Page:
Population, Migration, and Globalization
Globalization is not internationalization, but the effective erasure of national boundaries-opening the way not only to free mobility of capital and goods but also, in effect, to free movement (or uncontrolled migration) of vast labor pools from regions of rapid population growth. The impacts on national economies could be tragic.
The trend toward globalization (free trade, free capital mobility) is not usually associated with migration or demography. If globalization were to be accomplished by free mobility of people, then demographers would certainly be paying attention. However, since globalization is being driven primarily by "free migration" of goods and capital, with labor a distant third in terms of mobility, few have noticed that the economic consequences of this free flow of goods and capital are equivalent to those that would obtain under a free flow of labor. They are also driven by the same demographic and economic forces that would determine labor migration, if labor were free to migrate.
The economic tendency resulting from competition is to equalize wages and social standards across countries. But instead of cheap labor moving to where the capital is, and bidding wages down, capital moves to where the cheap labor is, and bids wages up-or would do so if only there were not a nearly unlimited supply of cheap labor, a Malthusian situation that still prevails in much of the world. Yet wages in the capital-sending country are bid down as much as if the newly employed laborers in the low-wage country had actually immigrated to the high-wage country. The determinant of wages in the low-wage country is not labor "productivity," nor anything else on the demand side of the labor market. It is entirely on the supply side-an excess and rapidly growing supply of labor at near-subsistence wages. This demographic condition-a very numerous and still rapidly growing underclass in the third world-is one for which demographers have many explanations, beginning with Malthus.
Globalization, considered by many to be the inevitable wave of the future, is frequently confused with internationalization, but is in fact something totally different. Internationalization refers to the increasing importance of international trade, international relations, treaties, alliances, etc. Inter-national, of course, means between or among nations. The basic unit remains the nation, even as relations among nations become increasingly necessary and important. Globalization refers to the global economic integration of many formerly national economies into one global economy, mainly by free trade and free capital mobility, but also by somewhat easier or uncontrolled migration. It is the effective erasure of national boundaries for economic purposes. What was international becomes interregional.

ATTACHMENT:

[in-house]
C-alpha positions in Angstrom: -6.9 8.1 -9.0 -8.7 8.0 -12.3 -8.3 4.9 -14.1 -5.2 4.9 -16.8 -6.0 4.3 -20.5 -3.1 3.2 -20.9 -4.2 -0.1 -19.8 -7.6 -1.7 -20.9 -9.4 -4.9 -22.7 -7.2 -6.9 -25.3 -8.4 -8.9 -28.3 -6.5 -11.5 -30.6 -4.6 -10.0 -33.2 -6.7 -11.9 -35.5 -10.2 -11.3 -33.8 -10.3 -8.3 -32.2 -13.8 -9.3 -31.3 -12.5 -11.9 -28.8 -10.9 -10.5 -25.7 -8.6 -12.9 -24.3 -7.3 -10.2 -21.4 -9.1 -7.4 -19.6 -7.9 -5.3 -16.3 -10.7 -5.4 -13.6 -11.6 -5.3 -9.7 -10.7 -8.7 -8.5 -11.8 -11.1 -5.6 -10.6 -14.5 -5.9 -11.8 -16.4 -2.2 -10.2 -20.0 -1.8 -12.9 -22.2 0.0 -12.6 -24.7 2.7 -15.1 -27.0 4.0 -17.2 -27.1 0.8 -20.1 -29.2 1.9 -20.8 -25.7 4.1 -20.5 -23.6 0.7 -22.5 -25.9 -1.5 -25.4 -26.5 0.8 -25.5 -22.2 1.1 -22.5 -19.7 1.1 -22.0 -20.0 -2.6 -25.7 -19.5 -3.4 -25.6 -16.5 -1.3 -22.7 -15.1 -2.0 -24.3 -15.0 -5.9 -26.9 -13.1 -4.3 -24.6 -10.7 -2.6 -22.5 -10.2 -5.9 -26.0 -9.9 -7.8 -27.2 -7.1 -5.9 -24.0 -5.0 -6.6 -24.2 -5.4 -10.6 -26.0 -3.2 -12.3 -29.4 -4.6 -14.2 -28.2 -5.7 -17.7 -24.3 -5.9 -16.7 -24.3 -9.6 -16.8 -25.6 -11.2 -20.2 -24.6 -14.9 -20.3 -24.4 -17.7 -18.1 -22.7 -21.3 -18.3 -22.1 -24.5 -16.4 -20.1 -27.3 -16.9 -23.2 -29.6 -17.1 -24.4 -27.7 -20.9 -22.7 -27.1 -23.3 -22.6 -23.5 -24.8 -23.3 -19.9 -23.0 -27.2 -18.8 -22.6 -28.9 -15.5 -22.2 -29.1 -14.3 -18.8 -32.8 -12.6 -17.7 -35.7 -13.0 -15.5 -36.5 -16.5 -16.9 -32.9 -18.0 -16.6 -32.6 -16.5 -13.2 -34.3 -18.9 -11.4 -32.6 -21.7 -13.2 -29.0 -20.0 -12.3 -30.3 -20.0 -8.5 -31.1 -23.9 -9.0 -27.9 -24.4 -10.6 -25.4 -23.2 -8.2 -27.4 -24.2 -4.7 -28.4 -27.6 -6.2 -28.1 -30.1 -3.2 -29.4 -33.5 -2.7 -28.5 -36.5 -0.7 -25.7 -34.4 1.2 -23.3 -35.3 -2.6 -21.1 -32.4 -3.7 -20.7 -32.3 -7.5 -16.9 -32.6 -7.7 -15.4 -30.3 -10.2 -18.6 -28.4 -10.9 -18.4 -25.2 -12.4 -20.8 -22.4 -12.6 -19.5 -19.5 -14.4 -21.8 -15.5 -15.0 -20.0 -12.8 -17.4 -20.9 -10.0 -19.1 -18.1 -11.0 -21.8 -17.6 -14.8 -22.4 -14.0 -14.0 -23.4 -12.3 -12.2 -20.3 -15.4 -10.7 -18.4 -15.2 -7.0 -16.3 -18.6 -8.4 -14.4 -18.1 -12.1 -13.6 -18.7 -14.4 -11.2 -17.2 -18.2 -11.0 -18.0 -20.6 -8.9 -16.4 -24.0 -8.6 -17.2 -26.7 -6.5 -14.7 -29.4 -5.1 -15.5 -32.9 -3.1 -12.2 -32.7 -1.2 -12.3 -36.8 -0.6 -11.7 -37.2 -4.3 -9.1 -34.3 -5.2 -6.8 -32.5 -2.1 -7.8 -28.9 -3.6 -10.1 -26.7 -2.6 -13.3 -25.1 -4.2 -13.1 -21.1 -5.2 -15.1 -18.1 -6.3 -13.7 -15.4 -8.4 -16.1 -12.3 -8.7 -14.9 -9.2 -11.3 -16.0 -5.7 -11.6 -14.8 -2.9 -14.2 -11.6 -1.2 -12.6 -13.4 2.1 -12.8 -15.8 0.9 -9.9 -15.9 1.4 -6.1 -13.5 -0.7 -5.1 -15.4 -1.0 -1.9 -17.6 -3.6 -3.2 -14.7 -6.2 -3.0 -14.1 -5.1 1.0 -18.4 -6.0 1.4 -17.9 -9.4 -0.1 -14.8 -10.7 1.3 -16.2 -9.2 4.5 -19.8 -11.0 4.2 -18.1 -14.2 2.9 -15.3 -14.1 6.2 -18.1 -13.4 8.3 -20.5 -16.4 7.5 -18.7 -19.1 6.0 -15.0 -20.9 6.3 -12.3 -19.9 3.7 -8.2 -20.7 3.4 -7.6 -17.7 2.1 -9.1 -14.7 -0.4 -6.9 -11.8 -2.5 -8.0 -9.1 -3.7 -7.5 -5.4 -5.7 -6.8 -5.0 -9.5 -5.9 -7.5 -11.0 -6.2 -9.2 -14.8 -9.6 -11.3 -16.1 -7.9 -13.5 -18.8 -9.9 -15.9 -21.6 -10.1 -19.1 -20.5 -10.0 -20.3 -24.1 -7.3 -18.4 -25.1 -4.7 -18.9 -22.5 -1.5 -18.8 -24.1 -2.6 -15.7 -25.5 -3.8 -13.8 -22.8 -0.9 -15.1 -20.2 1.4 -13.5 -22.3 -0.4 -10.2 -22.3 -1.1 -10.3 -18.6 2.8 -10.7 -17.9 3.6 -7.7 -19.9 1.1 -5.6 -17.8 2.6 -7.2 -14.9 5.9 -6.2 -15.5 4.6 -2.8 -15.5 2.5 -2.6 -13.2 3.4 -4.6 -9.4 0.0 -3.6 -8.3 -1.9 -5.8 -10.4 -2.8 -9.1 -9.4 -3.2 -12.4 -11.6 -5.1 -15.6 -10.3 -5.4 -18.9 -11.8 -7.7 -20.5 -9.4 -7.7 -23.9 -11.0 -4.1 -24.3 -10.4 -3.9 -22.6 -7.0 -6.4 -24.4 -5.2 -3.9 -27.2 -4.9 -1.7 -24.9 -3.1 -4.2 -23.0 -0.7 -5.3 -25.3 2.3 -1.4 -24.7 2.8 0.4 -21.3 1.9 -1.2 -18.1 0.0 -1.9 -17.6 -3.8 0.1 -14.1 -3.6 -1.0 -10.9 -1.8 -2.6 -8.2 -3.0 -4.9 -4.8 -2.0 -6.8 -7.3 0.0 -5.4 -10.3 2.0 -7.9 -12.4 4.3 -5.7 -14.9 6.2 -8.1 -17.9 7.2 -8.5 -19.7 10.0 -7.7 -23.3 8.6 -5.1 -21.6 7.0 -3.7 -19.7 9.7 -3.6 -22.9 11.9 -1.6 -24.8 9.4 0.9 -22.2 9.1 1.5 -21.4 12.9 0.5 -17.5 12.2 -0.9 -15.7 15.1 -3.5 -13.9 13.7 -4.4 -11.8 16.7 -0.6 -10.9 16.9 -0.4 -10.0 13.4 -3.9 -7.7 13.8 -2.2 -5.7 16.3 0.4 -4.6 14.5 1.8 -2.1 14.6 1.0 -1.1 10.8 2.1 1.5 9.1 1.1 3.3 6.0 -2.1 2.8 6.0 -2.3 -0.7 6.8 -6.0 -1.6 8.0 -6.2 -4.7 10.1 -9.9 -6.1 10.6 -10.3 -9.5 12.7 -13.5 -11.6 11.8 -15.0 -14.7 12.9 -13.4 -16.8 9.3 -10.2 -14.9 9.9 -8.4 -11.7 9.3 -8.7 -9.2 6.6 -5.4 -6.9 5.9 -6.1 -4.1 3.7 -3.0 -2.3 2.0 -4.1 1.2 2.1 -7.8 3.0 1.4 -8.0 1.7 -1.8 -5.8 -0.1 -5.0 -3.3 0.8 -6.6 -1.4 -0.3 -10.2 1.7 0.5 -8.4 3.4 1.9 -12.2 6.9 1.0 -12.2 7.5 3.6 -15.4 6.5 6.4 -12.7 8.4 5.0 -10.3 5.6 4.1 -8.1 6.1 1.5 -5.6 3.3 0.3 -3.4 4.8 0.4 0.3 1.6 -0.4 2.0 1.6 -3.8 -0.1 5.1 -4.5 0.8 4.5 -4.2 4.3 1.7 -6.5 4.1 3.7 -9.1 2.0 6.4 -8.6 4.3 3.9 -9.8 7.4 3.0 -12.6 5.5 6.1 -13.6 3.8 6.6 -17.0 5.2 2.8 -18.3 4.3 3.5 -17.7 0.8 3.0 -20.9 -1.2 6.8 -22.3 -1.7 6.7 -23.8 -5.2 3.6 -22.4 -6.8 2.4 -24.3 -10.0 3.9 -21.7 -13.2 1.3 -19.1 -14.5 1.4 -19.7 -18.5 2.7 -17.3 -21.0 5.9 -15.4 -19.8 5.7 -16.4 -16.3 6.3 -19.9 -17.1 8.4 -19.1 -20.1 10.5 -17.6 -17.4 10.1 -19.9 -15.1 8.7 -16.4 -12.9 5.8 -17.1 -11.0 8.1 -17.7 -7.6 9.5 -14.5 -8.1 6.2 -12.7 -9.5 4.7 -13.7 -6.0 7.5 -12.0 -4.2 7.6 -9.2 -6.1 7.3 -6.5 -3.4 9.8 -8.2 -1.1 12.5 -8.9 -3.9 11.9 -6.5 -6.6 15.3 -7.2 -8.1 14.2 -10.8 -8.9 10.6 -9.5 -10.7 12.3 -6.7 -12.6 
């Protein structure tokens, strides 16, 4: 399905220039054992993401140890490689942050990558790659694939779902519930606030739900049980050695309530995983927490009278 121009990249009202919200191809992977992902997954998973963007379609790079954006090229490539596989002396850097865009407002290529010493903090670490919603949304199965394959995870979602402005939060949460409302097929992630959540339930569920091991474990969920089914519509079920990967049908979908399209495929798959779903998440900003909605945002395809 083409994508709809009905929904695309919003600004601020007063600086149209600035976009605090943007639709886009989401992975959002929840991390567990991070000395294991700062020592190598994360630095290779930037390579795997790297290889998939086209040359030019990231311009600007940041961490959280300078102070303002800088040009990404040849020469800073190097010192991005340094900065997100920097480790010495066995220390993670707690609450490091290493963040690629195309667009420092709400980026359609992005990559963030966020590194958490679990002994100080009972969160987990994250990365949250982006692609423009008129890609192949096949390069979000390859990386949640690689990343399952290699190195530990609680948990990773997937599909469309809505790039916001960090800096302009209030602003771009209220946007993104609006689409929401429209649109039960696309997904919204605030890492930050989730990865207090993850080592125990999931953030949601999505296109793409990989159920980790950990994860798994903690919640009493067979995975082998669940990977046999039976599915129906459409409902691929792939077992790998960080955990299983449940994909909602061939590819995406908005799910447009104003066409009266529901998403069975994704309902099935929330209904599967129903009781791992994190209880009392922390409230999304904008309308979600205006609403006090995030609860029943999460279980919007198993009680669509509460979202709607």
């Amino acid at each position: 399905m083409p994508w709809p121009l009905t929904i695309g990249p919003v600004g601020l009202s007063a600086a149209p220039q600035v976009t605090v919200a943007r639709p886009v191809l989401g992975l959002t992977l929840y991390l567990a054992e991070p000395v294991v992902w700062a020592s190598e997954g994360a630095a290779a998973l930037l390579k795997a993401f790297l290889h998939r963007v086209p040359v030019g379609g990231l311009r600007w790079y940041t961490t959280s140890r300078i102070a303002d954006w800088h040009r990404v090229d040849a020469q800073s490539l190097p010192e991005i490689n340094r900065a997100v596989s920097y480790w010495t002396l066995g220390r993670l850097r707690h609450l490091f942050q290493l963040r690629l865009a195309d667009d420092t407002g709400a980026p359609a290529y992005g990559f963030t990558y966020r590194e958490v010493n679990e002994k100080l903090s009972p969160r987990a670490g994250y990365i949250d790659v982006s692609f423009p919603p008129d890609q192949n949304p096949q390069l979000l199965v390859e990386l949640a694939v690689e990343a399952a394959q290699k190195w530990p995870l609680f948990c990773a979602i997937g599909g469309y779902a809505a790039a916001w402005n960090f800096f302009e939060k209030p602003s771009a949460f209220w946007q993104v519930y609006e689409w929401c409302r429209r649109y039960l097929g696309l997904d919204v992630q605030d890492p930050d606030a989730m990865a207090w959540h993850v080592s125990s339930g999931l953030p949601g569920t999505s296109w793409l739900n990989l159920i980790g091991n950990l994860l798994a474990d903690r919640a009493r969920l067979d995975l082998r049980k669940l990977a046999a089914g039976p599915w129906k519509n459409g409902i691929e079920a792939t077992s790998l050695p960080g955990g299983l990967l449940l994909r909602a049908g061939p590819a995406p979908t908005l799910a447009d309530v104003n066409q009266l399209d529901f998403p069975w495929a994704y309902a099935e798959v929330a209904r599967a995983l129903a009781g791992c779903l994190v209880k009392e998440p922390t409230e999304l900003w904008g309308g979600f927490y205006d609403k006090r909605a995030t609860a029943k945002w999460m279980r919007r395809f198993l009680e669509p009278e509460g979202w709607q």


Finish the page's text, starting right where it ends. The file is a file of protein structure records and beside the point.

The word "integration" derives from "integer," meaning one, complete, or whole. Integration is the act of combining into one whole. Since there can be only one whole, it follows that global economic integration logically implies national economic disintegration. As the saying goes, to make an omelette you have to break some eggs. The dis-integration of the national egg is necessary to integrate the global omelette. It is dishonest to celebrate the benefits of global integration without counting the consequent costs of national disintegration.
Those costs are significant. It is not for nothing that the population explosion in the third world has only recently affected wages in the industrial world. The British did not allow colonial India, for instance, to compete in global markets with its cheap labor, nor did the Chinese seek to do so under the isolation policies of Chairman Mao. Only in the last 30 years has the World Bank become converted to the now "incontestible" orthodoxy of export-led development based on foreign investment as the key part of structural adjustment. But although "free trade" is the new mantra, it now means something very different from what it meant in the early nineteenth century, when English economist David Ricardo gave it the enduring blessing of his comparative advantage argument.
In the classical nineteenth-century vision of Ricardo and Adam Smith, the national community embraced both national labor and national capital. These classes cooperated (albeit with conflict) to produce national goods, which then competed in international markets against the goods of other nations produced by their own national capital/labor teams. This was internationalization, as defined above.